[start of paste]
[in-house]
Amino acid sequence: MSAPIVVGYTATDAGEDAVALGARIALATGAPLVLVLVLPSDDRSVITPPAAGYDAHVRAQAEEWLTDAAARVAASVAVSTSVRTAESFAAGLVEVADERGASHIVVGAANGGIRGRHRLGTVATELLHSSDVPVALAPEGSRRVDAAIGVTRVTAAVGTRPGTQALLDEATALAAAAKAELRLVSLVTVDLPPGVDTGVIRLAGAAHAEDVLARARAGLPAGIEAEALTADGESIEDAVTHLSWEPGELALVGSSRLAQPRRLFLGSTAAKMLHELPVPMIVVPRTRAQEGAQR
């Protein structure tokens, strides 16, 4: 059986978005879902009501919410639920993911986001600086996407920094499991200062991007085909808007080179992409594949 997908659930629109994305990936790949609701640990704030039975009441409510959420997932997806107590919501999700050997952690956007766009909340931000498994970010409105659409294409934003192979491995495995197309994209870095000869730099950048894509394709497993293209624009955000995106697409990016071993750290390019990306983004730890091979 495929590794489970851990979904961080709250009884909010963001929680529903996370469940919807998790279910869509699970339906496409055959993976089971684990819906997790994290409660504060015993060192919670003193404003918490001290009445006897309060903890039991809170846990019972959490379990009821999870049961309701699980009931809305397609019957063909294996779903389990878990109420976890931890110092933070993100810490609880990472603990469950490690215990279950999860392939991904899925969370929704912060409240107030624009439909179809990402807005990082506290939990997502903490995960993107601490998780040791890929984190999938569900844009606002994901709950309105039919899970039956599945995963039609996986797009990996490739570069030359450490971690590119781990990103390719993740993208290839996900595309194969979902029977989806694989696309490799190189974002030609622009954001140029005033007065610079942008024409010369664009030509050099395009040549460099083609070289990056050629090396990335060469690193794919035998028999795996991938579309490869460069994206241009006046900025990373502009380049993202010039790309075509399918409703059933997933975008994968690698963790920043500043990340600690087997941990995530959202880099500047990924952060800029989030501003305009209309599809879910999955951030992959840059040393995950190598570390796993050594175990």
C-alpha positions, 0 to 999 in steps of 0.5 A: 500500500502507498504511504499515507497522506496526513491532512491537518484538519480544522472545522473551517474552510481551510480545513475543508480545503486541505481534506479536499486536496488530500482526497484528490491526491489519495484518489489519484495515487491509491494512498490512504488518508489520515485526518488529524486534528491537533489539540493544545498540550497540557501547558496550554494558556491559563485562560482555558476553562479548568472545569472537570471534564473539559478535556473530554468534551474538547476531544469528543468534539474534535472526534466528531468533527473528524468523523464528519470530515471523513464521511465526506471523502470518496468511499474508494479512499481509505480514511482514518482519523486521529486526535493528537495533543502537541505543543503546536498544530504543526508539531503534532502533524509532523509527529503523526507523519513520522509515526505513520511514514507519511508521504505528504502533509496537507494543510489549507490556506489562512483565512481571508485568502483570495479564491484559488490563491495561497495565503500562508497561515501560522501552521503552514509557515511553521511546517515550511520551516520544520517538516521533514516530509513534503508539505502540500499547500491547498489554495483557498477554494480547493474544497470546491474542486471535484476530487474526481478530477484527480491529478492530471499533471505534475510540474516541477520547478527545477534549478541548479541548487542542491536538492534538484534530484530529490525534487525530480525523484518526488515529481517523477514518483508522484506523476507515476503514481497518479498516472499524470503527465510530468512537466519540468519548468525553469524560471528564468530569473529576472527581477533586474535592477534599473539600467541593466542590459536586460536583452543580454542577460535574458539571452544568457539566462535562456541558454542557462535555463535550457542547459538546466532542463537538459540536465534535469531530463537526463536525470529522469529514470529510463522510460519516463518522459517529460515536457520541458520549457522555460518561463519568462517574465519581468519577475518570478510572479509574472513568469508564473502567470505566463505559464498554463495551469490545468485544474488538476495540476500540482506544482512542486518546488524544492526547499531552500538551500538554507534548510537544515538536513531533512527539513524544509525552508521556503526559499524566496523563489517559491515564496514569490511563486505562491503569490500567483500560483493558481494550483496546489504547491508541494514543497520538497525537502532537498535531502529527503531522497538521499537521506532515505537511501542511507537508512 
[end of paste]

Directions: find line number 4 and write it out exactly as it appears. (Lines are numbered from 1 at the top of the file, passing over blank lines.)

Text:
C-alpha positions, 0 to 999 in steps of 0.5 A: 500500500502507498504511504499515507497522506496526513491532512491537518484538519480544522472545522473551517474552510481551510480545513475543508480545503486541505481534506479536499486536496488530500482526497484528490491526491489519495484518489489519484495515487491509491494512498490512504488518508489520515485526518488529524486534528491537533489539540493544545498540550497540557501547558496550554494558556491559563485562560482555558476553562479548568472545569472537570471534564473539559478535556473530554468534551474538547476531544469528543468534539474534535472526534466528531468533527473528524468523523464528519470530515471523513464521511465526506471523502470518496468511499474508494479512499481509505480514511482514518482519523486521529486526535493528537495533543502537541505543543503546536498544530504543526508539531503534532502533524509532523509527529503523526507523519513520522509515526505513520511514514507519511508521504505528504502533509496537507494543510489549507490556506489562512483565512481571508485568502483570495479564491484559488490563491495561497495565503500562508497561515501560522501552521503552514509557515511553521511546517515550511520551516520544520517538516521533514516530509513534503508539505502540500499547500491547498489554495483557498477554494480547493474544497470546491474542486471535484476530487474526481478530477484527480491529478492530471499533471505534475510540474516541477520547478527545477534549478541548479541548487542542491536538492534538484534530484530529490525534487525530480525523484518526488515529481517523477514518483508522484506523476507515476503514481497518479498516472499524470503527465510530468512537466519540468519548468525553469524560471528564468530569473529576472527581477533586474535592477534599473539600467541593466542590459536586460536583452543580454542577460535574458539571452544568457539566462535562456541558454542557462535555463535550457542547459538546466532542463537538459540536465534535469531530463537526463536525470529522469529514470529510463522510460519516463518522459517529460515536457520541458520549457522555460518561463519568462517574465519581468519577475518570478510572479509574472513568469508564473502567470505566463505559464498554463495551469490545468485544474488538476495540476500540482506544482512542486518546488524544492526547499531552500538551500538554507534548510537544515538536513531533512527539513524544509525552508521556503526559499524566496523563489517559491515564496514569490511563486505562491503569490500567483500560483493558481494550483496546489504547491508541494514543497520538497525537502532537498535531502529527503531522497538521499537521506532515505537511501542511507537508512 